- Hardcover: 272 pages
- Publisher: Atlas & Co. (September 15, 2008)
- Language: English
- ISBN-10: 1934633011
- ISBN-13: 978-1934633014
- Product Dimensions: 5.2 x 1.2 x 7.5 inches
- Shipping Weight: 14.1 ounces
- Average Customer Review: 12 customer reviews
- Amazon Best Sellers Rank: #1,047,897 in Books (See Top 100 in Books)
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A Universal History of the Destruction of Books: From Ancient Sumer to Modern-day Iraq
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From Publishers Weekly
This book begins and ends with a description of the looting of books, manuscripts and artworks in Iraq's National Library in 2003, a destruction abetted, says Báez, by the inaction of American leaders. This episode poses an enigma for the author: Why should this murder of memory have occurred in the place where the book was born? Beginning with ancient Mesopotamia, Venezuelan historian Báez (The History of the Ancient Library of Alexandria) considers the wide-ranging reasons why books are destroyed: the desire of conquerors to eradicate their predecessors or foreign cultures, religious intolerance, fire and other natural or man-made disasters. Other books were lost because they were no longer considered important, and we know of them only through references in other works. Báez includes a fascinating chapter on fictional bibliocasts (book destroyers), from Don Quixote to Fahrenheit 451. He sometimes overwhelms the reader with authors, titles and statistics. Still, this marvelously informative, sometimes depressing, occasionally entertaining work should appeal to bibliophiles. (Aug. 18) ""
Copyright © Reed Business Information, a division of Reed Elsevier Inc. All rights reserved."
"A terrifying, masterly book from the erudite pen of Fernando Baez"
"A sobering reminder of just how deep-seated is the instinct to destroy other people's truths"
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Everyone that's interested in history or being aware of what those in power do, at least.
This is a very intriguing reference/history book about the destruction of books, from man's early writings to modern day libraries. It really makes you ponder what knowledge man has lost through the ages and all due to one group or one man wanting their history, their knowledge, their point of view to be the only one those they rule over or have conquered to know. If you don't this can't happen today, think again, there's censorship, there's wars in the Middle East that have destroyed museums and writings from early man.
Of course, a book, no matter how valuable, can never compare to a human life, but still, one can’t help but have a sober pause to consider at the sheer volume of books that are lost, burned, eaten up by pests, and destroyed in other ways. The sweeping coverage of this book is actually quite amazing, even though, of course, it is not always very thorough.
It’s amazing, for instance, to see how little of ancient literature has been preserved, for as the author states, even “the most optimistic estimates calculate that 75 percent of ancient Greek literature, philosophy, and science has been lost”. It’s amazing to see how the ravages of war have wiped out hundreds upon hundred of libraries. It’s amazing to see with what rigor evil and wicked men have censored and destroyed books, attempting to weaken and subjugate people. The combined effect of over 6,000 years of destruction certainly leaves a pronounced impression in ones mind!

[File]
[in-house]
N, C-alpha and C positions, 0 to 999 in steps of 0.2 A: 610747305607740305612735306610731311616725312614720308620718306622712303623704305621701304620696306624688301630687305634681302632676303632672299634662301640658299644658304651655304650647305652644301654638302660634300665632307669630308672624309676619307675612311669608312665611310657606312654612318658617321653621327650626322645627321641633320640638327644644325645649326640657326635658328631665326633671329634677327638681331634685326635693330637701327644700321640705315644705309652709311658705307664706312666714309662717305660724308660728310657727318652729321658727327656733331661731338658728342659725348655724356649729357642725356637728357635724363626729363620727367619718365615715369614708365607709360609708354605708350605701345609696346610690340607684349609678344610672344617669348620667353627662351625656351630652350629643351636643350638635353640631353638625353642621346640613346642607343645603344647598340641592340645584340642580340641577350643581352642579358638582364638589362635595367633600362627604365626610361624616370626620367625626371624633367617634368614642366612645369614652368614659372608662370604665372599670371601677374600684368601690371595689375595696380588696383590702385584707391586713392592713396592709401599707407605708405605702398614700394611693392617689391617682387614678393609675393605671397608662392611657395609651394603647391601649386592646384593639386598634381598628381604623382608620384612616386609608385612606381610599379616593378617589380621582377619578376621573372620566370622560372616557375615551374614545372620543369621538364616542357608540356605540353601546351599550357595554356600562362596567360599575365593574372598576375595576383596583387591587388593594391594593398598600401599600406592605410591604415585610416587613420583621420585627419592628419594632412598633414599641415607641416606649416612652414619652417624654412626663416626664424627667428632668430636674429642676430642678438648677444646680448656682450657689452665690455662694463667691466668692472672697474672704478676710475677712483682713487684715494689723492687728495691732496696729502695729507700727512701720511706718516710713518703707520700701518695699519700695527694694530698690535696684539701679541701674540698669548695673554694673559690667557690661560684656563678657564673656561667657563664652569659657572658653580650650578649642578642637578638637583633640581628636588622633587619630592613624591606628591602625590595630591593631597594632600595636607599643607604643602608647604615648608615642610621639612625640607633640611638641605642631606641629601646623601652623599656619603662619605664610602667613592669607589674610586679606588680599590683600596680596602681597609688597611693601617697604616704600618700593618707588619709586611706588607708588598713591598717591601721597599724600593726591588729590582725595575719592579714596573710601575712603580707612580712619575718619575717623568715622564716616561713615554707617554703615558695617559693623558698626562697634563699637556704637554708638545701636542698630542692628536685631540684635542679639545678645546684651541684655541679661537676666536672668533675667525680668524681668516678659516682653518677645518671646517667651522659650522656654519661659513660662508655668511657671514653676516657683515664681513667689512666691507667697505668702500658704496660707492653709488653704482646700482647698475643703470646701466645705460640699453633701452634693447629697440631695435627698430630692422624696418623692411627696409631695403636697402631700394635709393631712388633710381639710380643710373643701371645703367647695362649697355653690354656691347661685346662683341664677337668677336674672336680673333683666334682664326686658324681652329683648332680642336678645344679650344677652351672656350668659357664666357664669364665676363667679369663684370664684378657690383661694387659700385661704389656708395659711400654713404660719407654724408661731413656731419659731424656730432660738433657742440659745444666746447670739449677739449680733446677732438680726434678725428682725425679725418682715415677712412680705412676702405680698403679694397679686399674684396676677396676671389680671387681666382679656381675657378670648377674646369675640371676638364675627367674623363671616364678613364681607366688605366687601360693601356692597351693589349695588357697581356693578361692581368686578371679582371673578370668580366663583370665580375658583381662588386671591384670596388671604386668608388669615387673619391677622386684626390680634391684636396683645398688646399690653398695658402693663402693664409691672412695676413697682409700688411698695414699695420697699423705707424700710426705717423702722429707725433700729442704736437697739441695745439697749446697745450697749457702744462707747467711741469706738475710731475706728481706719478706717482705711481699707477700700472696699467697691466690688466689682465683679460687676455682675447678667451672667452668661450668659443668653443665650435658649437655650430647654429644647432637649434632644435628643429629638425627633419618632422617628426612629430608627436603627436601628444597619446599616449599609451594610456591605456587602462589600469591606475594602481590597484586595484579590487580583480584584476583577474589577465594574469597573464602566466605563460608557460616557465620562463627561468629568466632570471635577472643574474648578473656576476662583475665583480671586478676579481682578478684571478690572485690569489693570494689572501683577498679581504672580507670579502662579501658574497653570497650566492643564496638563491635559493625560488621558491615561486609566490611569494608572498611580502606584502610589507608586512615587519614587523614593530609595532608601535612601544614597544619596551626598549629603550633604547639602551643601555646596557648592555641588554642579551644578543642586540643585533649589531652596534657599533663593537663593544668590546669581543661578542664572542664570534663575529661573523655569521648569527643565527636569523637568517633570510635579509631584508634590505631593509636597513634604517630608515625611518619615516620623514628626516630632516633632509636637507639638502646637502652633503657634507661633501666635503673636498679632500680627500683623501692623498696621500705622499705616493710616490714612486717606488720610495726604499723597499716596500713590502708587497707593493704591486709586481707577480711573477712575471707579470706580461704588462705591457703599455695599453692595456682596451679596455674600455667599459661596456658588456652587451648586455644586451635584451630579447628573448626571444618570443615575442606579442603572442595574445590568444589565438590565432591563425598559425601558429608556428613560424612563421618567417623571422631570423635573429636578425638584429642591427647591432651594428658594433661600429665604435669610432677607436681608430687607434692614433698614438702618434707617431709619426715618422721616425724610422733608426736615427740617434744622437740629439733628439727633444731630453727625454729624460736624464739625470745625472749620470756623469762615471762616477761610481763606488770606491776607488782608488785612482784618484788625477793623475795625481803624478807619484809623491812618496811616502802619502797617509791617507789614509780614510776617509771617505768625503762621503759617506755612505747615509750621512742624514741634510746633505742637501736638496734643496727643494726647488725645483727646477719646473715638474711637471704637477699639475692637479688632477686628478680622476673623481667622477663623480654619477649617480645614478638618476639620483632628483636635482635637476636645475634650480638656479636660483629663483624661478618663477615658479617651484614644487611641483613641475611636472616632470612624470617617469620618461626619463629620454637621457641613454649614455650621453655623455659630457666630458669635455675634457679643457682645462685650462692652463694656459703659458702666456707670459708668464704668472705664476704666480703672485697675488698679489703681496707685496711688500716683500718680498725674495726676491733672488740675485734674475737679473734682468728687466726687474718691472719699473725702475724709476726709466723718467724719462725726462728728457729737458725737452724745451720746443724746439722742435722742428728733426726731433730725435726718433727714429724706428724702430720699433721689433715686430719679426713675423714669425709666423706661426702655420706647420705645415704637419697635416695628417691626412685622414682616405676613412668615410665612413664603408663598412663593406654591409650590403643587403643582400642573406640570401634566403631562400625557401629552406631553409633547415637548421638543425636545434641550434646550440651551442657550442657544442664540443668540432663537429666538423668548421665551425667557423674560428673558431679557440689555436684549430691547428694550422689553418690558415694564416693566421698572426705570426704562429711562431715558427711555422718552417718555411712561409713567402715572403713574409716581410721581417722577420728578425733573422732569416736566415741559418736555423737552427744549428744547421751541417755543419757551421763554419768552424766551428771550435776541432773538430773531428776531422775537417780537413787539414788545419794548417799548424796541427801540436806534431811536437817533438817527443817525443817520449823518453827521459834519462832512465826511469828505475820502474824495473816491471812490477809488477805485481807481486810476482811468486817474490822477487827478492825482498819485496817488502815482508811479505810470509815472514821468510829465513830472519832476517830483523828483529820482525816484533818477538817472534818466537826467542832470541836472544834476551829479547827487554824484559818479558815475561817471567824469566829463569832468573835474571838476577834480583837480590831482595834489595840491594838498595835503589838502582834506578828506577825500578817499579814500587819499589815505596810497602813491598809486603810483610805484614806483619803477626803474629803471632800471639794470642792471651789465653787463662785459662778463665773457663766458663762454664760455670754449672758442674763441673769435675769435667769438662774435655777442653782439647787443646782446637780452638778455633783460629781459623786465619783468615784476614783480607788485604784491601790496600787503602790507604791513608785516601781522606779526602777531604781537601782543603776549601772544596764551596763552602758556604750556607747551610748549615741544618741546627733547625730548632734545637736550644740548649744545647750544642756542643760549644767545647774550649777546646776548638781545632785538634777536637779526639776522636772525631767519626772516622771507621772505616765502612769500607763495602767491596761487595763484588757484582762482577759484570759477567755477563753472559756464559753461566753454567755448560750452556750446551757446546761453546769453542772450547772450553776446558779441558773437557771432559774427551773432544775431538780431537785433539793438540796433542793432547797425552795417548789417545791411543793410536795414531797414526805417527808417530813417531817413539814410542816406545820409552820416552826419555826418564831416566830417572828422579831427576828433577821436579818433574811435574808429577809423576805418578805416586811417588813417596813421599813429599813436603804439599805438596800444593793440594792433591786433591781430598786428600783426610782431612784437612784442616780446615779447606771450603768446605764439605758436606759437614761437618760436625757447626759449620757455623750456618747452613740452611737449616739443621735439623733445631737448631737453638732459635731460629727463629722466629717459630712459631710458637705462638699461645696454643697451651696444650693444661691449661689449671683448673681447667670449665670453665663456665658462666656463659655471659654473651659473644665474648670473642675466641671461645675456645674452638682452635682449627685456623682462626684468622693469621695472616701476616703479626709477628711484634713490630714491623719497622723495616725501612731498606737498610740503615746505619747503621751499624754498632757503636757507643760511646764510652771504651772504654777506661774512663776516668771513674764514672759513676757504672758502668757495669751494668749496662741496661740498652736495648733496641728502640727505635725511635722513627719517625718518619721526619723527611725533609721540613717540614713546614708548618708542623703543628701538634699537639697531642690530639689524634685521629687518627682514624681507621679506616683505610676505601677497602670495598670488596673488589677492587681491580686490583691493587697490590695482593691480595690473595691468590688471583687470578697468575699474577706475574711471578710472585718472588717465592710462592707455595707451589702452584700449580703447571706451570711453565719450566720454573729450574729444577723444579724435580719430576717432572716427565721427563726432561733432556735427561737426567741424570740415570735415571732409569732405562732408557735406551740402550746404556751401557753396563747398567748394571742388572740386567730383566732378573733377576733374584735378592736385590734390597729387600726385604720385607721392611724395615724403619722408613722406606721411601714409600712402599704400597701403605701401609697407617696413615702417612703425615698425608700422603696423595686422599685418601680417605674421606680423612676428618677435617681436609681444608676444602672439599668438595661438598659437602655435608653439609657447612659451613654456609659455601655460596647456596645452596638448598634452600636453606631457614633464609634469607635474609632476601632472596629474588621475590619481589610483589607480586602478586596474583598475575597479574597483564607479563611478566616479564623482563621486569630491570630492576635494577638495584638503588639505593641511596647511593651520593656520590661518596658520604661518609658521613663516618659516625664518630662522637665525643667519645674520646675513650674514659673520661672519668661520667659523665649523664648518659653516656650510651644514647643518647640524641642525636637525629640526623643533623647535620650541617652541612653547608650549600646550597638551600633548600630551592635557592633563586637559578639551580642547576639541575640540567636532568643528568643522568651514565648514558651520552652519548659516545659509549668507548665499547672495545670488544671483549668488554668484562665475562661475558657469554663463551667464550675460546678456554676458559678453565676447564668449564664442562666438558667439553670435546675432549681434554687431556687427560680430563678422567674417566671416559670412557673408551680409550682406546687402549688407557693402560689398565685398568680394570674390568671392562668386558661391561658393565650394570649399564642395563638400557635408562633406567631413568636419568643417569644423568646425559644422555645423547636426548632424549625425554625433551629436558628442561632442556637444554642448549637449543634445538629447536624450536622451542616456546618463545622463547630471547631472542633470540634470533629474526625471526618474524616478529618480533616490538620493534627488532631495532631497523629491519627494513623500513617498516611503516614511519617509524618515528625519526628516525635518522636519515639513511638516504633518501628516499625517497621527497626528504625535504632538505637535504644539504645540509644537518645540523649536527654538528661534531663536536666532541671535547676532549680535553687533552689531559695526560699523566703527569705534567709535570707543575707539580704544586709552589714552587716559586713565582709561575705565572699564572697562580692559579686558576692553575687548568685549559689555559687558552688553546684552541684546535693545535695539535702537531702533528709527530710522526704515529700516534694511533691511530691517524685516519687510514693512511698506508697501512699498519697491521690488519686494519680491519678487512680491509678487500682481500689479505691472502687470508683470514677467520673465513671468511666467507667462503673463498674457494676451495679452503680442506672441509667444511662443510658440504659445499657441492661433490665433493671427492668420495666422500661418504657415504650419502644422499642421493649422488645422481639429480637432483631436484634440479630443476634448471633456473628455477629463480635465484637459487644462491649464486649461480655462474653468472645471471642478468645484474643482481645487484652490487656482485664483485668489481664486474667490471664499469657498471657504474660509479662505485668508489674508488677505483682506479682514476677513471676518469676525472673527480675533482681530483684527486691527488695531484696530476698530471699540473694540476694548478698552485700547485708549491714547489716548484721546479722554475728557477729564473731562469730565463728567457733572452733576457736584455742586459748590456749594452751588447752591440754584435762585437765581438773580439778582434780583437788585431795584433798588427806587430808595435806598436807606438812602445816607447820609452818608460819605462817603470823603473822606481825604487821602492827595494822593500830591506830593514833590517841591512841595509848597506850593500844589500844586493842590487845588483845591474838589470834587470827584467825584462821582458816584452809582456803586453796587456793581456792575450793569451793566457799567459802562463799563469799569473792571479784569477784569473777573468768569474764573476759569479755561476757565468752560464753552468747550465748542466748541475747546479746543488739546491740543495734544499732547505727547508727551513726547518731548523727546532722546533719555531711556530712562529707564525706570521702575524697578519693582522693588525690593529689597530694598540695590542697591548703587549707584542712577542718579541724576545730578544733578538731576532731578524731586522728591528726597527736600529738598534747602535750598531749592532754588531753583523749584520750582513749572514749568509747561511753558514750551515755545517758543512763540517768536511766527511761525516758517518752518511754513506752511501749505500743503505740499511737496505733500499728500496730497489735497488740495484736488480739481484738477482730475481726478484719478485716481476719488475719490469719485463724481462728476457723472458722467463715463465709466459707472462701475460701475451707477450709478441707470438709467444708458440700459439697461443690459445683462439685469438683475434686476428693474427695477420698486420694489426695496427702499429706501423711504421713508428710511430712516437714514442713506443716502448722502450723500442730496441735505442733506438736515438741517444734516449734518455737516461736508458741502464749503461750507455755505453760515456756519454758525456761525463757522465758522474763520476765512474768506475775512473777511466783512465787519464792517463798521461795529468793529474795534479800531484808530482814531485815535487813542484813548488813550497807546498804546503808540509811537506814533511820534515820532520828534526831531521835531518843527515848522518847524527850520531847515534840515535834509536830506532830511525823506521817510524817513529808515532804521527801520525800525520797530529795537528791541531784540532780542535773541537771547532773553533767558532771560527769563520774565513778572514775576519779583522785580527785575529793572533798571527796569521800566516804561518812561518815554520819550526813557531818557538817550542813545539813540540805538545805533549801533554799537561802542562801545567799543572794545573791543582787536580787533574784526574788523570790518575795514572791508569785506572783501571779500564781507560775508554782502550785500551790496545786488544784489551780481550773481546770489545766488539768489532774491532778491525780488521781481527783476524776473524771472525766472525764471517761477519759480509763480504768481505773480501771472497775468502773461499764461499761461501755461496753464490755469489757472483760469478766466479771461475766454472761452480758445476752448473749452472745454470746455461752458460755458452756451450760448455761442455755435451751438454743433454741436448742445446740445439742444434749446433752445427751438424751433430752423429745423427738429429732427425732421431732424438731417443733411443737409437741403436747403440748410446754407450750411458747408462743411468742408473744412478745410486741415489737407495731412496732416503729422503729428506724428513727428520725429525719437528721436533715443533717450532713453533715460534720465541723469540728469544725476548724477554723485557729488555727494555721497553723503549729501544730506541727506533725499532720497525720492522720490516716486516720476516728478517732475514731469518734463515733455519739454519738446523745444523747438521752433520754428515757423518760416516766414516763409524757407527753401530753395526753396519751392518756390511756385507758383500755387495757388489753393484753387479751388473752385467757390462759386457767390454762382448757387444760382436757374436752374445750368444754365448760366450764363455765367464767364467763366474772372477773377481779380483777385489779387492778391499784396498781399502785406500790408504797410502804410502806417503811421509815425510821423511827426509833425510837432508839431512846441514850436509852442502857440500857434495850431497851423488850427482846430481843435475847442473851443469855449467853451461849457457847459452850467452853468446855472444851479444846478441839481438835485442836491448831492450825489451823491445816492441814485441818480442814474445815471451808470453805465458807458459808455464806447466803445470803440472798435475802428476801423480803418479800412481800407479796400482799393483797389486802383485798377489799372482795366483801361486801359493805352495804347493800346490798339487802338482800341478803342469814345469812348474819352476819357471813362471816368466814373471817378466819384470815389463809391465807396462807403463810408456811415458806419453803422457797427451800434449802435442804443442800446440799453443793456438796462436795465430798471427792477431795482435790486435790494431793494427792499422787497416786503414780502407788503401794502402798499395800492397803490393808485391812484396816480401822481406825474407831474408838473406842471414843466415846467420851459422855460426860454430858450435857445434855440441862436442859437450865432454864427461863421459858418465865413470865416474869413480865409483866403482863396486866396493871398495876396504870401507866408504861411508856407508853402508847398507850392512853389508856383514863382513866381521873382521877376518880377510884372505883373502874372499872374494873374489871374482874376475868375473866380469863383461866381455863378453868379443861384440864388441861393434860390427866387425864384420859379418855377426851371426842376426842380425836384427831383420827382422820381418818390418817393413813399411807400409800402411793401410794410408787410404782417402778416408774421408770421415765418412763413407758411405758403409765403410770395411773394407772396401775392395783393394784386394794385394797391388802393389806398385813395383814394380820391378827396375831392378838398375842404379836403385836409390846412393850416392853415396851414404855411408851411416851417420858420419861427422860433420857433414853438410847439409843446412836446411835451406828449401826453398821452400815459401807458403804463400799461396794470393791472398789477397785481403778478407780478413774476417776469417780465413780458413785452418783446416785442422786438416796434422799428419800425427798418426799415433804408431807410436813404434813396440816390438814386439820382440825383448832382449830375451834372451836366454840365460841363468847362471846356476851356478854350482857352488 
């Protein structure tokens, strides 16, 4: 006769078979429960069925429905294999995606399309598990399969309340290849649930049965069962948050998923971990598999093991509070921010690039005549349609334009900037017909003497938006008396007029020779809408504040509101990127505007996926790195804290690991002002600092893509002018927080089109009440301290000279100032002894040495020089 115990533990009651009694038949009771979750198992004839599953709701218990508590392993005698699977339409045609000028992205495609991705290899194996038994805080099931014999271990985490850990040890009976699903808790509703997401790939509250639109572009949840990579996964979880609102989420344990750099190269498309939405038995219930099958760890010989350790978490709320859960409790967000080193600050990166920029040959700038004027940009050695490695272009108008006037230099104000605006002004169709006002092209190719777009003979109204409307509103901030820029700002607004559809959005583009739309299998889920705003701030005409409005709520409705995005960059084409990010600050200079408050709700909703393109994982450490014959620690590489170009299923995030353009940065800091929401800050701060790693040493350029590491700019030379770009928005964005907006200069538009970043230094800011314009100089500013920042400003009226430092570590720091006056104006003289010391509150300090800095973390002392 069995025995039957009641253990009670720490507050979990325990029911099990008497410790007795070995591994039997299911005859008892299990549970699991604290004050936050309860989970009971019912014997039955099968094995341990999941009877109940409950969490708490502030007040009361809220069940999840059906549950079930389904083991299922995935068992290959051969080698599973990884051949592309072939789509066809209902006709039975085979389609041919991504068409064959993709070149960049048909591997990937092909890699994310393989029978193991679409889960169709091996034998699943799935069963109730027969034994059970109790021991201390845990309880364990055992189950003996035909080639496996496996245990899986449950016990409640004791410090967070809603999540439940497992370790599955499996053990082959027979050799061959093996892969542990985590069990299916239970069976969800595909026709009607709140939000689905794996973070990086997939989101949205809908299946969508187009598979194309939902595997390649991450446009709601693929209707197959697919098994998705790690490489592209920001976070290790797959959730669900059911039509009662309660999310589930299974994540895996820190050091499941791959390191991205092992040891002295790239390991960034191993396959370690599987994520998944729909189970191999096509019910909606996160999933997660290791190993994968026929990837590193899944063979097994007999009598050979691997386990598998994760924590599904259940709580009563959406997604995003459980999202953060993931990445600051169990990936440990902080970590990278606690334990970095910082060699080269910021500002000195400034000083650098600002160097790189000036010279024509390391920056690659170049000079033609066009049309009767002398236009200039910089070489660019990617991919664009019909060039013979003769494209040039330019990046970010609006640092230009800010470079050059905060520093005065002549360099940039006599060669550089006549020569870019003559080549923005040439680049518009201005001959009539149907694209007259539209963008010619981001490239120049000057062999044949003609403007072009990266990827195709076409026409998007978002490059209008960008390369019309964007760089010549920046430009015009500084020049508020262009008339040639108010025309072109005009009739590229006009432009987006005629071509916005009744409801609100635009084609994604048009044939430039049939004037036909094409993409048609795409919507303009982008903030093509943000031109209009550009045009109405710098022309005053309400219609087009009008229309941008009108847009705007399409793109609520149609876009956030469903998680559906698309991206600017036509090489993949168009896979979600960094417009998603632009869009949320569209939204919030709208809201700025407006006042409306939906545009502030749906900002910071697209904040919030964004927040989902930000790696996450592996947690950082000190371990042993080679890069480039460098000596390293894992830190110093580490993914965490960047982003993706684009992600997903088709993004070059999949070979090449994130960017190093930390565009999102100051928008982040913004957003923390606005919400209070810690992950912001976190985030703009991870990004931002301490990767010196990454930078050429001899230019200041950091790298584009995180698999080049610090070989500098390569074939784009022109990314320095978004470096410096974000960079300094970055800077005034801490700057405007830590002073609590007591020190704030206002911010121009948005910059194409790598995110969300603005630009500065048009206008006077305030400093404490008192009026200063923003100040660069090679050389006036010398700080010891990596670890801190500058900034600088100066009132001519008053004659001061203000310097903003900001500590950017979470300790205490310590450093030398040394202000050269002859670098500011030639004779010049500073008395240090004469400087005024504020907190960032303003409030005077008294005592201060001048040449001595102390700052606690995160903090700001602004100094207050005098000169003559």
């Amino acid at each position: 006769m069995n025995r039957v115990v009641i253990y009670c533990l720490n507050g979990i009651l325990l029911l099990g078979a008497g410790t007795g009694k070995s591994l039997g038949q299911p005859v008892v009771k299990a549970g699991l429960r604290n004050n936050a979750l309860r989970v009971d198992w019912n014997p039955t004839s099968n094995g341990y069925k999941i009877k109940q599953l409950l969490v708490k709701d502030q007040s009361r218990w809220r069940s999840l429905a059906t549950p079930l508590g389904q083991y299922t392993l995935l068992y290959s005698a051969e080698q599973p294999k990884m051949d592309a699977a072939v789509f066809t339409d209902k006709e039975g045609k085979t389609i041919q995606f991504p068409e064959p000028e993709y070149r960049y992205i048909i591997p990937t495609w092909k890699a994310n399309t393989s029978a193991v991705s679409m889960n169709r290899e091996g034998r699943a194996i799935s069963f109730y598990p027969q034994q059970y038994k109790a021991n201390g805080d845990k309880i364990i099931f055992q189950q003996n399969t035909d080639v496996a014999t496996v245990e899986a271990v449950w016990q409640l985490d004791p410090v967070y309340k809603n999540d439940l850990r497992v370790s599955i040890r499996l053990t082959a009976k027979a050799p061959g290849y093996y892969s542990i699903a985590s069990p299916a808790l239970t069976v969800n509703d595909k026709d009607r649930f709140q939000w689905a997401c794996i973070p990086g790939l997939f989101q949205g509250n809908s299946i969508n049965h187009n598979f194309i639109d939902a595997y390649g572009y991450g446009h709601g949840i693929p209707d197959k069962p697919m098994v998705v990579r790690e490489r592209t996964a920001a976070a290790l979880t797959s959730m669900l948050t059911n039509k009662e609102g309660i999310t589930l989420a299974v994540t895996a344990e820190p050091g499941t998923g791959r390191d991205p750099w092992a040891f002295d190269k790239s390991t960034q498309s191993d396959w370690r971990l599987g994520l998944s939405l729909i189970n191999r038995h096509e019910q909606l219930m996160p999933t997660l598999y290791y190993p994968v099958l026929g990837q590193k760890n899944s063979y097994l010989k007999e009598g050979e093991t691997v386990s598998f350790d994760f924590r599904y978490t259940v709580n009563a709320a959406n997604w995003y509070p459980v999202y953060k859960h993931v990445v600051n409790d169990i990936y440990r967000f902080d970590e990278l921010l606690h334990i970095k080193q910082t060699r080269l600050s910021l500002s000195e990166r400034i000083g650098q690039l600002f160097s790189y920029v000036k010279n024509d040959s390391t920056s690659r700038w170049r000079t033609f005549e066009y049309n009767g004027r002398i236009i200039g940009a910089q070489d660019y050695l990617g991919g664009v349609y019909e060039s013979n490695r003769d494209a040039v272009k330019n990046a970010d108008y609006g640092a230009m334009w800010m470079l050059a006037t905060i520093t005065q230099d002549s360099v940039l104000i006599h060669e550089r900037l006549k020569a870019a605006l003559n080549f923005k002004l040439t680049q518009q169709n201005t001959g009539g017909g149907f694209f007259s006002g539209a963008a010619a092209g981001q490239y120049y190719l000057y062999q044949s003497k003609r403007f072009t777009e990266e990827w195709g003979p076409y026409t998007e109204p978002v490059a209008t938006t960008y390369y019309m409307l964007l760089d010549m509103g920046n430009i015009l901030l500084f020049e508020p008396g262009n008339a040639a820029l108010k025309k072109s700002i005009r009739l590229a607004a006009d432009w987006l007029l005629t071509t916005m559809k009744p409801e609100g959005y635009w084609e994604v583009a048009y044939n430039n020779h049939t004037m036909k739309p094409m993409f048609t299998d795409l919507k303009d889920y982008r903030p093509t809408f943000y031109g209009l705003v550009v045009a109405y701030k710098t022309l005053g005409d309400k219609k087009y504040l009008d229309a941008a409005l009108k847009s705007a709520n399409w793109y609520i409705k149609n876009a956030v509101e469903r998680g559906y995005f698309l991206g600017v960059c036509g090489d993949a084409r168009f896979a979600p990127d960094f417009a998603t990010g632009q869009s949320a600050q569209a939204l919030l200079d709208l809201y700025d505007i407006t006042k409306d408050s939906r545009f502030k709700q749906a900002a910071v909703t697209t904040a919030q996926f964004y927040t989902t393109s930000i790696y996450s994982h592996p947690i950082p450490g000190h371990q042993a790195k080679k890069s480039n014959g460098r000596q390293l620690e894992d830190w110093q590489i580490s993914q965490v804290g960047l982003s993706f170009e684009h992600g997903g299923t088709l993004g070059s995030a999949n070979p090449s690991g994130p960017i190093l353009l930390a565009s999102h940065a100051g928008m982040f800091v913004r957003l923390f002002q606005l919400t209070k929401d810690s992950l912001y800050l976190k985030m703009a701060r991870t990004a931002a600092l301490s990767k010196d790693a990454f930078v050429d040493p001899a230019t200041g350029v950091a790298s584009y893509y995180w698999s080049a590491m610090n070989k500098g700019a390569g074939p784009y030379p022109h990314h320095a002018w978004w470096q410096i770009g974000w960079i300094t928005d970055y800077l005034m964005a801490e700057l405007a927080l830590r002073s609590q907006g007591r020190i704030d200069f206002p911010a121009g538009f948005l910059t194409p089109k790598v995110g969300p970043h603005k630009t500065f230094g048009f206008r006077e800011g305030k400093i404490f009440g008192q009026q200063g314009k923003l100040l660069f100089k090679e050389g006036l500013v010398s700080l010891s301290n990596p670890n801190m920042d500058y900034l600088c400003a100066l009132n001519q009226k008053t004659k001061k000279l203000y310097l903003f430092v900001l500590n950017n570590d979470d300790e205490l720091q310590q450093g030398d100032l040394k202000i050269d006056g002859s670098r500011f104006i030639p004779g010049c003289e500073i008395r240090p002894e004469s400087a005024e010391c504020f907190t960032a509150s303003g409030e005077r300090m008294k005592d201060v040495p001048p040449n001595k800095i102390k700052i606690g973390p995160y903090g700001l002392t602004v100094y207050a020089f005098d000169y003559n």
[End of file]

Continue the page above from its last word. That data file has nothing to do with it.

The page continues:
Whatever historical quibbles I may have with the book, and I do have a few, I appreciated it a lot. This book, translated from the Spanish text of its Venezuelan author, Fernando Baez, gives an astounding view of the dangerous lives that books live.
It is fitting to end this review with a quote that appears in this book, from Jorge Luis Borges:
“Of all man’s instruments, the most astonishing is, without any doubt, the book. The others are extensions of his body. The microscope, the telescope, are extensions of this eyes; the telephone an extensions of his voice; then we have the plow and the sword, extensions of his arm. But the book is something else: the book is an extension of memory and imagination.”
Along the way, Mr. Báez discusses the major events of book destruction: the disappearance of the Library of Alexandria, the burning of the Library of Congress, the Nazi book bonfires, to name just a few. He also covers countless smaller, but by no means less important, moments of book loss. He talks about the various ways books can be lost--fires, flood, vermin, age, neglect. He castigates authors who have destroyed their own work. He throws in some well-known cases of fictional book destruction--Fahrenheit 451, A Canticle for Leibowitz, and The Name of the Rose being some more famous examples.
If there is a weakness in this book, it is that the stories too often become just lists of numbers and important titles lost, and the numbers of books lost is truly staggering. It can be overwhelming if you try to read it straight through. Still, it is amazing to think about the literally hundreds of millions of books that have been actively destroyed throughout history. Anyone interested in books knows grows aware of titles that have been lost to us, but it boggles the mind to actually see the numbers in front of us.
In years of reading books about books, I have never read anything quite like this. Mr. Báez has done us a great service by putting this volume together. It is well worth reading.
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Translated by Alfred MacAdam. Atlas & Co., New York 2008.Read more